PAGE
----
Burners Without BordersSan Francisco, Calif., April 13, 2015 — Burning Man announced today that Burners Without Borders — a grassroots group that supports community organizing and disaster relief worldwide — will transition June 1 to become the cornerstone of Burning Man’s Civic Engagement initiatives.

“We’re very excited to bring Burners Without Borders into the Burning Man fold,” said Burning Man co-founder Harley Dubois. “This incredible group has an outstanding track record of facilitating grassroots volunteerism that truly represents what Burning Man is all about. This functional reorganization allows Burning Man culture to flourish through the civic efforts of Burners everywhere, in their local communities.”

BWB came into being after Hurricane Katrina when Burning Man participants left the event to help with the disaster cleanup effort. The organization has a 10-year history of supporting disaster relief and local grassroots volunteer initiatives around the world through its annual grants program and direct on-the-ground assistance. It’s expected this transition will have no major immediate effect on existing projects, grants or grant applications. “We want to thank the community for its unwavering support of BWB over the past decade — we are continually inspired by the impact this community makes every day,” said Carmen Mauk, Burners Without Borders’ Executive Director. “I am looking forward to the future where we can continue to grow and thrive.”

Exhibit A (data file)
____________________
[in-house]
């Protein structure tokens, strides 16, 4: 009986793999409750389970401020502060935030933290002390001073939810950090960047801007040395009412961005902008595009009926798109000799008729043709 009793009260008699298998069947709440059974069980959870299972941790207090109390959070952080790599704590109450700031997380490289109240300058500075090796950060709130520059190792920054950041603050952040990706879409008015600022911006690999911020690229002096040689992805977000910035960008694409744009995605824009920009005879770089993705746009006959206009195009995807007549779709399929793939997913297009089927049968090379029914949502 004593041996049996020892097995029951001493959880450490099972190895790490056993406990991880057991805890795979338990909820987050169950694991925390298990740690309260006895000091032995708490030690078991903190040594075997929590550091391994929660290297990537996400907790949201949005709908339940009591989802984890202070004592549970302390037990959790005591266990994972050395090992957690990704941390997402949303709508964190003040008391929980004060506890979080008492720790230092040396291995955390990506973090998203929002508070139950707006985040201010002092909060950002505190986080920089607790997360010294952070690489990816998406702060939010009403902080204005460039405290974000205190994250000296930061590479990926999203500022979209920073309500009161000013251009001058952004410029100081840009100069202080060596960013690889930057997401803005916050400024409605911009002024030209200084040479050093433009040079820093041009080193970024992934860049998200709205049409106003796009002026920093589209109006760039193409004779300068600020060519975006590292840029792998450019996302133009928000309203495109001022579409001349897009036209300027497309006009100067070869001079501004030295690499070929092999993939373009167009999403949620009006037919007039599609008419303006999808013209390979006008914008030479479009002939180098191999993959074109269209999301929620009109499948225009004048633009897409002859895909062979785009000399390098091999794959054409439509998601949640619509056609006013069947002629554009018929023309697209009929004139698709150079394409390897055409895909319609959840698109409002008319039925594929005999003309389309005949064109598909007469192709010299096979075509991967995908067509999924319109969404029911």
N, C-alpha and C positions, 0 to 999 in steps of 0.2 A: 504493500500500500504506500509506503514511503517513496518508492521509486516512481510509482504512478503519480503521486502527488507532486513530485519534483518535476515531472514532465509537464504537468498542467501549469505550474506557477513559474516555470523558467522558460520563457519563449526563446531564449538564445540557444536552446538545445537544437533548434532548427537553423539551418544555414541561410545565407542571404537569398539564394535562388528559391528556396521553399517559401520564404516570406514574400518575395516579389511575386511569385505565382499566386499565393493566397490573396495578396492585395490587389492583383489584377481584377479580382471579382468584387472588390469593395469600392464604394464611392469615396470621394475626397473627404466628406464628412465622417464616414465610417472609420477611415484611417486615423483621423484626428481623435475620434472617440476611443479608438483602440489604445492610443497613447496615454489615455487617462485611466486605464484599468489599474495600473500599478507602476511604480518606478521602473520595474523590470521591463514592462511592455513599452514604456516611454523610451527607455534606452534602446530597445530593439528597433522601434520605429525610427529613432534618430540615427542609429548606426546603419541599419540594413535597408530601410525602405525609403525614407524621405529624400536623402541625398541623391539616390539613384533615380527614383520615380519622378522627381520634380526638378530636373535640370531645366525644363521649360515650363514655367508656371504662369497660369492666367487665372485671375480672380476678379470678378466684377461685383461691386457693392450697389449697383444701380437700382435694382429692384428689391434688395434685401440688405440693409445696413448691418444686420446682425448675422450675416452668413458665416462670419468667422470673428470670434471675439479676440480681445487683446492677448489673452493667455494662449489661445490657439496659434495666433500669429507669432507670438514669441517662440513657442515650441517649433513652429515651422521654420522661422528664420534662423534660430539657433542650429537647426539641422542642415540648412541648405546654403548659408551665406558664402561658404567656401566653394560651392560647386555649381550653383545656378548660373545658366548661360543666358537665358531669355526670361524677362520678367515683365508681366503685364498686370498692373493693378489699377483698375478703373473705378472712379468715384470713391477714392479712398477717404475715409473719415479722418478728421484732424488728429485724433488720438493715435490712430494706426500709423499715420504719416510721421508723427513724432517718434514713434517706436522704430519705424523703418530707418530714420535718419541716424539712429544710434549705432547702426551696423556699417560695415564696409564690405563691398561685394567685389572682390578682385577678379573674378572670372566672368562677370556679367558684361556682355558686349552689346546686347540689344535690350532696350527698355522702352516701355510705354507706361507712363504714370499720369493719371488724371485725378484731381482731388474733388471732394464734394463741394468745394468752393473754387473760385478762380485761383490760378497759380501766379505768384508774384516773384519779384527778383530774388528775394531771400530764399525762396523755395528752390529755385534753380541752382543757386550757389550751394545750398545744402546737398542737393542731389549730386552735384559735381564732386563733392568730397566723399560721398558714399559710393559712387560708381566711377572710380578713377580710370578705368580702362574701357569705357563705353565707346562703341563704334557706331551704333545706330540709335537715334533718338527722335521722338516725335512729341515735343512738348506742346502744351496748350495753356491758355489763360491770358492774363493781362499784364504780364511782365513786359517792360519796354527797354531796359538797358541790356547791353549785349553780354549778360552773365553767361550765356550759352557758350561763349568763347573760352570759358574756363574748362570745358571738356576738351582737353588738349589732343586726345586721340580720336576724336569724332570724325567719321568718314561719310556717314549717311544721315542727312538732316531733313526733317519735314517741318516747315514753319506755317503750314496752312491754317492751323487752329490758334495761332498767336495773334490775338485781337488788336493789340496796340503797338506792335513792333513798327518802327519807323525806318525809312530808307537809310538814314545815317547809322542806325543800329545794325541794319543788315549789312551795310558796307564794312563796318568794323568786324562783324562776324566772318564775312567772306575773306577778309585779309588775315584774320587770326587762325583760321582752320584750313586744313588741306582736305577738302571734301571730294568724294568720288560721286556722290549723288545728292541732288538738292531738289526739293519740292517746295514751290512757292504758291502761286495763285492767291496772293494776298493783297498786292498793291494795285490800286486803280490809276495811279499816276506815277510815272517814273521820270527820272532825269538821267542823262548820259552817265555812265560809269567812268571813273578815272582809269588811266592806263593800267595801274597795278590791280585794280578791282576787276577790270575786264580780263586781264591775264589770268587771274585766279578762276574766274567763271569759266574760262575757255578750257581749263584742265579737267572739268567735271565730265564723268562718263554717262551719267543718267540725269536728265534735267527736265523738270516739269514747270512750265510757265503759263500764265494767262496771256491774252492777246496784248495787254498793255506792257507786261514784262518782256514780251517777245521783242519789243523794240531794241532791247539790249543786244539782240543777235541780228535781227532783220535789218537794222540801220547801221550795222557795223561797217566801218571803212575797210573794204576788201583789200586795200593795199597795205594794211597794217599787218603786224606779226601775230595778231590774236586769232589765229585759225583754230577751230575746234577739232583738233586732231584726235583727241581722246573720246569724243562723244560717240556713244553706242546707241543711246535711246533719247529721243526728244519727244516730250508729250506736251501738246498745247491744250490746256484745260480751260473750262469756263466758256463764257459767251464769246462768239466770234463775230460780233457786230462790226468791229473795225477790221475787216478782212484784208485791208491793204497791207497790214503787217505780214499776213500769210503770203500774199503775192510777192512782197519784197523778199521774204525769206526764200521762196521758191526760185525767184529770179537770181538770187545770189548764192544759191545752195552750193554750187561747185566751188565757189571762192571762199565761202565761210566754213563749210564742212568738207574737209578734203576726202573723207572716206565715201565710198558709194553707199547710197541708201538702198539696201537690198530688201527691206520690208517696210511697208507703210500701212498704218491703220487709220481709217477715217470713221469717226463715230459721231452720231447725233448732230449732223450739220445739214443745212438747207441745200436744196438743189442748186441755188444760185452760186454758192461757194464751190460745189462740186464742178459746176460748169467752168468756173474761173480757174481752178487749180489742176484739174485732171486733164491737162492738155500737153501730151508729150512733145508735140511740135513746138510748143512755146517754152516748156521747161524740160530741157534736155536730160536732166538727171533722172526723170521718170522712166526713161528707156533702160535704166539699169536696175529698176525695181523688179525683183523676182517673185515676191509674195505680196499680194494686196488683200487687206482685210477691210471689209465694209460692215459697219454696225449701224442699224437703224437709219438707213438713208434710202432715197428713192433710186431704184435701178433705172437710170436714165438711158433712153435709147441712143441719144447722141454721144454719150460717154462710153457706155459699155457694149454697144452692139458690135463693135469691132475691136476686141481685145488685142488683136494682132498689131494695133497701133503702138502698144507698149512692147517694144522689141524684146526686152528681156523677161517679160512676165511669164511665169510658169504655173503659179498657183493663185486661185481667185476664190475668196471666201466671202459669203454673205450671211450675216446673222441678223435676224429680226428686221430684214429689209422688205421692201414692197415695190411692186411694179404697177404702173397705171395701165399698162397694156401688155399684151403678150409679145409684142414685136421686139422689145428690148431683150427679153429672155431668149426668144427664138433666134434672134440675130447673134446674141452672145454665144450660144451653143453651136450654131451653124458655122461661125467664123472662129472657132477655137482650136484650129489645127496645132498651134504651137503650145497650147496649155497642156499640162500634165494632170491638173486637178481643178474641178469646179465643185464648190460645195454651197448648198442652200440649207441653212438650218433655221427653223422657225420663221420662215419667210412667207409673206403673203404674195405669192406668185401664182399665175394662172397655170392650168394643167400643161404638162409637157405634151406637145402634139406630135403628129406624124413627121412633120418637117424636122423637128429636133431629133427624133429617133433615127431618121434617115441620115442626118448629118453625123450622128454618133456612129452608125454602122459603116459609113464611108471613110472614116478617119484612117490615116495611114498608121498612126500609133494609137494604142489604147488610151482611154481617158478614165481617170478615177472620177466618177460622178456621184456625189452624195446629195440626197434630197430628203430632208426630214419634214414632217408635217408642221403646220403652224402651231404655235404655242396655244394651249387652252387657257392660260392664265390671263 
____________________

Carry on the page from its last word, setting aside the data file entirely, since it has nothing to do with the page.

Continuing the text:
BWB’s international projects include relief efforts in Pisco, Peru after that city was hit by a magnitude 8.0 earthquake in 2007, relief efforts in the remote Tohoku Prefecture of Japan following the Fukushima disaster, delivering relief supplies to Haiti, supporting communities in the Philippines after Typhoon Yolanda, and providing relief to New Jersey communities not receiving adequate assistance following Hurricane Sandy.